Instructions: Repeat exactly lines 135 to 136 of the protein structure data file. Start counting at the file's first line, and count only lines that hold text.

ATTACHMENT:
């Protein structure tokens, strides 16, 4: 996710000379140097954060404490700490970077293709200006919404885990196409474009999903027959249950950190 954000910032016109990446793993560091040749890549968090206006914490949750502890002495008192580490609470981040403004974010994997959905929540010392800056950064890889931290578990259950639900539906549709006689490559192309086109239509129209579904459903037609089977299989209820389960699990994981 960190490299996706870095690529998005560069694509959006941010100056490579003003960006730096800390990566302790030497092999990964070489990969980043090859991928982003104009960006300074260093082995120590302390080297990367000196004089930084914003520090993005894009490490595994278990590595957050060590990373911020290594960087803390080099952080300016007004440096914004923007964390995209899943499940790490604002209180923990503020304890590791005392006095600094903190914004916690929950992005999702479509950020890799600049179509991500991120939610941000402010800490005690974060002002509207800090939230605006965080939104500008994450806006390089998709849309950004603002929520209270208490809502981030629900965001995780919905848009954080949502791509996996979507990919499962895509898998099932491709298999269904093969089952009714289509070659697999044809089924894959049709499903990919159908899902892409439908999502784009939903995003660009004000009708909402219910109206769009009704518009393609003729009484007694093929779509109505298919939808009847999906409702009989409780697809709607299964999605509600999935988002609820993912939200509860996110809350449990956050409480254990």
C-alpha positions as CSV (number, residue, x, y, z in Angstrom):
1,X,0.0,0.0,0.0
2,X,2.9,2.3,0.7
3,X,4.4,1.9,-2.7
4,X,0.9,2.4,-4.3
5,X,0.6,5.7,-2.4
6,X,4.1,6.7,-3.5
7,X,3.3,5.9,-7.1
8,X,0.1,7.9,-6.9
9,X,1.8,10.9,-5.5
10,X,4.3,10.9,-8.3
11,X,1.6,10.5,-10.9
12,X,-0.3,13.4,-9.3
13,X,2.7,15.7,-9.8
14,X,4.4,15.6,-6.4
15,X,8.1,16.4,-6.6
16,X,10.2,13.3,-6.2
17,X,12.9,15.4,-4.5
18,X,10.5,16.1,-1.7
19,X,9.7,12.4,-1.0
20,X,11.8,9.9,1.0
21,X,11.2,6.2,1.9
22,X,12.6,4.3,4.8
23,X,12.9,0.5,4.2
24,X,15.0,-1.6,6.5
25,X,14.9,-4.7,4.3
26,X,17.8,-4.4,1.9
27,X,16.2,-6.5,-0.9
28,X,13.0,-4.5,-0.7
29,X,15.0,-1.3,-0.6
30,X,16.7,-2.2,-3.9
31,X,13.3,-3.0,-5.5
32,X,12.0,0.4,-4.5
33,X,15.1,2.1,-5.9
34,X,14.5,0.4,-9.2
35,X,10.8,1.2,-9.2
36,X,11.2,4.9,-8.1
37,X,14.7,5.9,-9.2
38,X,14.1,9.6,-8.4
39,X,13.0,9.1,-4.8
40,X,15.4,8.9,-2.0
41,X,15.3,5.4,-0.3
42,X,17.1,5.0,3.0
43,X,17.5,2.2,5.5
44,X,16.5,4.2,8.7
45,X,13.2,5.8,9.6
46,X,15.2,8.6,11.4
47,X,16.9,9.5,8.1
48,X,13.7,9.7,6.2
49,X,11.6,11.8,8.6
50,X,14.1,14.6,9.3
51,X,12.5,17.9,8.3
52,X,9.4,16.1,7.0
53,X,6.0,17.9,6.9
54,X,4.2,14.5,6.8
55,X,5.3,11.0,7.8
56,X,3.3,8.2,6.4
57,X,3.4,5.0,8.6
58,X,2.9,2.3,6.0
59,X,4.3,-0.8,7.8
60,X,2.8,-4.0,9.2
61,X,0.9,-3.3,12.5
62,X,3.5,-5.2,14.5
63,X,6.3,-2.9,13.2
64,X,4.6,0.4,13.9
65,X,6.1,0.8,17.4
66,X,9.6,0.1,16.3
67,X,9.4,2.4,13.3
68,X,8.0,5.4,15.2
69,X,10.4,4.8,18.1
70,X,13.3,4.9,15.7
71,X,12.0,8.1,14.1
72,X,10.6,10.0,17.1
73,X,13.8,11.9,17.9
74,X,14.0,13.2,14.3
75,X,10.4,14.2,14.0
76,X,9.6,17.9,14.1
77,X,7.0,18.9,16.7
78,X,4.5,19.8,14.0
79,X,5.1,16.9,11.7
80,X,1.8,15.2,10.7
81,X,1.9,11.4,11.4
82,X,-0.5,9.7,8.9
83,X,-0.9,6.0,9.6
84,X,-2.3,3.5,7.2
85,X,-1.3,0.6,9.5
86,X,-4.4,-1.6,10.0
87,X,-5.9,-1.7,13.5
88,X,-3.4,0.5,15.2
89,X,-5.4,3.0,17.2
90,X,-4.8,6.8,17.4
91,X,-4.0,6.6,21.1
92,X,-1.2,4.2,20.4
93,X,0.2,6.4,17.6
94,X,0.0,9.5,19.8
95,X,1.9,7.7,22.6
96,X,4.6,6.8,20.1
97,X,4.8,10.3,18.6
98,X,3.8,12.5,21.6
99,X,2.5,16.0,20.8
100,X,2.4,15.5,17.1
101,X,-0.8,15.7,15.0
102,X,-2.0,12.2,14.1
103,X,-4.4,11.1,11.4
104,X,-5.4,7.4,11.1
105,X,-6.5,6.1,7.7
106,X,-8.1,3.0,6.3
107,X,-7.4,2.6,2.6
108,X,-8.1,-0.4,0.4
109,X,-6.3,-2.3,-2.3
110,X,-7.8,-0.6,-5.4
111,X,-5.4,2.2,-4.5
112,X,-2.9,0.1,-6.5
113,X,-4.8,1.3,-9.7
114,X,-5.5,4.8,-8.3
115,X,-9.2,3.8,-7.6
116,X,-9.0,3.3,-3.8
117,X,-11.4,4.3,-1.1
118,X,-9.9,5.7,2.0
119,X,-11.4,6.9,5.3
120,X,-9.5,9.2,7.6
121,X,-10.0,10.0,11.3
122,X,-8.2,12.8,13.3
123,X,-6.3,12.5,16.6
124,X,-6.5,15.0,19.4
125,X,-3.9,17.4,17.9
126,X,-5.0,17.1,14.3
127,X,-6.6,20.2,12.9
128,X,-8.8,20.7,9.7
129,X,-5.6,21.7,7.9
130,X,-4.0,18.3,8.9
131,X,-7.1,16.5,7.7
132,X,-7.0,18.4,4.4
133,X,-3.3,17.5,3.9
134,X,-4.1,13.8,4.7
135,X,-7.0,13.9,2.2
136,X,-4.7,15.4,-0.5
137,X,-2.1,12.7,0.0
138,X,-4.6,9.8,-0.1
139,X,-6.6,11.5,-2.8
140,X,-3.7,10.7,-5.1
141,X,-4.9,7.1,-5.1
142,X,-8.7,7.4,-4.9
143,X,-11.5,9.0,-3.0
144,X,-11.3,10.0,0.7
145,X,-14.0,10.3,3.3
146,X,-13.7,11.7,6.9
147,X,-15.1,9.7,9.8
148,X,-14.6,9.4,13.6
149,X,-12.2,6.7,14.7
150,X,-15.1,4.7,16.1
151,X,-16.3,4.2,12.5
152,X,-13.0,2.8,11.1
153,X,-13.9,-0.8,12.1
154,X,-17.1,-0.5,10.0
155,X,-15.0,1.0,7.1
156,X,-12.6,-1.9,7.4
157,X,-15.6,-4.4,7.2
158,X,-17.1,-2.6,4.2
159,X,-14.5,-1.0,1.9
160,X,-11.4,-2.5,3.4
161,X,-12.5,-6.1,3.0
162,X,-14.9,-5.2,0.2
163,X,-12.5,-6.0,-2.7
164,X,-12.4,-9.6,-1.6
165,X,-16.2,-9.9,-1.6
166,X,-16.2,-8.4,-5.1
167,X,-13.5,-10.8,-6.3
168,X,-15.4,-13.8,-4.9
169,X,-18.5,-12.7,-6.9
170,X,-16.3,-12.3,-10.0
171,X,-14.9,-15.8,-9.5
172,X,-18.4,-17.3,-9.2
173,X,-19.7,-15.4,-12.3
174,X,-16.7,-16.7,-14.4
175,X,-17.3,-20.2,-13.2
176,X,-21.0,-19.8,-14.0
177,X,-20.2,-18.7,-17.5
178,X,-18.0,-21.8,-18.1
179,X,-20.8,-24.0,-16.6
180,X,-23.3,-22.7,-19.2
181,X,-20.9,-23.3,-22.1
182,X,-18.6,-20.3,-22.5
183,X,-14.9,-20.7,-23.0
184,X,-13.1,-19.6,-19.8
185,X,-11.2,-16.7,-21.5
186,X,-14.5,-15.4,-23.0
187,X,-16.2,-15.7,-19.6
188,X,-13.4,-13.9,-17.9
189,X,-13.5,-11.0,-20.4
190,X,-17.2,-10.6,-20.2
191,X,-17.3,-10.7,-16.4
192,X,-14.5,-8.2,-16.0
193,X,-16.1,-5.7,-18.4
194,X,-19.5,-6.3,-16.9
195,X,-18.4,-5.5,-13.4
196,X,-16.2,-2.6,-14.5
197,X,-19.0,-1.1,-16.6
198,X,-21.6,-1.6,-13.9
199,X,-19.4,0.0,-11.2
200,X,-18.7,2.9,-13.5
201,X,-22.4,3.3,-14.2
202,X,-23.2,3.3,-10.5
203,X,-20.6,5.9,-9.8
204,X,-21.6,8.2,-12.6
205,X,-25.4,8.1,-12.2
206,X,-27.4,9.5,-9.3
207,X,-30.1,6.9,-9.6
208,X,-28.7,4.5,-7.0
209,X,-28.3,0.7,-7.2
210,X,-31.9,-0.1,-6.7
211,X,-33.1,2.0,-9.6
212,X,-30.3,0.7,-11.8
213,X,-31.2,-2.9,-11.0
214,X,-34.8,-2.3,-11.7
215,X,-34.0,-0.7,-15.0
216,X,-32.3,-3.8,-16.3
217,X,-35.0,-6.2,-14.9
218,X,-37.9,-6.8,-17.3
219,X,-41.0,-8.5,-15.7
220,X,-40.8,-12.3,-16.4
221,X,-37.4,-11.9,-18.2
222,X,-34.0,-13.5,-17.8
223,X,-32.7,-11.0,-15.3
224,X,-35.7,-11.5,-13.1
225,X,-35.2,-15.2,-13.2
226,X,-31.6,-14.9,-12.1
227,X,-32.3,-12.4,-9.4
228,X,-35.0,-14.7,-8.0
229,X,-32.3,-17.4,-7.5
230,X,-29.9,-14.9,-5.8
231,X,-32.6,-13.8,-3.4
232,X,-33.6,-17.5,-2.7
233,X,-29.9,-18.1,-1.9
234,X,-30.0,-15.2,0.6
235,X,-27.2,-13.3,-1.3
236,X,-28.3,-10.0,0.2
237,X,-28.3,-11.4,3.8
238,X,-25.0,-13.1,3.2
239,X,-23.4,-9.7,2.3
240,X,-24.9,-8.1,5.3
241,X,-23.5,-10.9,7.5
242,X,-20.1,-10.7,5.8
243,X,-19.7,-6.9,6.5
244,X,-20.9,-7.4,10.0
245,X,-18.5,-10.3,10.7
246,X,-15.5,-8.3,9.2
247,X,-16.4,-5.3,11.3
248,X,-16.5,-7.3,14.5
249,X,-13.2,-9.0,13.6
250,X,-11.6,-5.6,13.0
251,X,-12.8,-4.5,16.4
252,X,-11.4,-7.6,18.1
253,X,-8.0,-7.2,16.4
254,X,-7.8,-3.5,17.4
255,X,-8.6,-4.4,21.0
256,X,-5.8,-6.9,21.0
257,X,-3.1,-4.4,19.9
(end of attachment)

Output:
133,X,-3.3,17.5,3.9
134,X,-4.1,13.8,4.7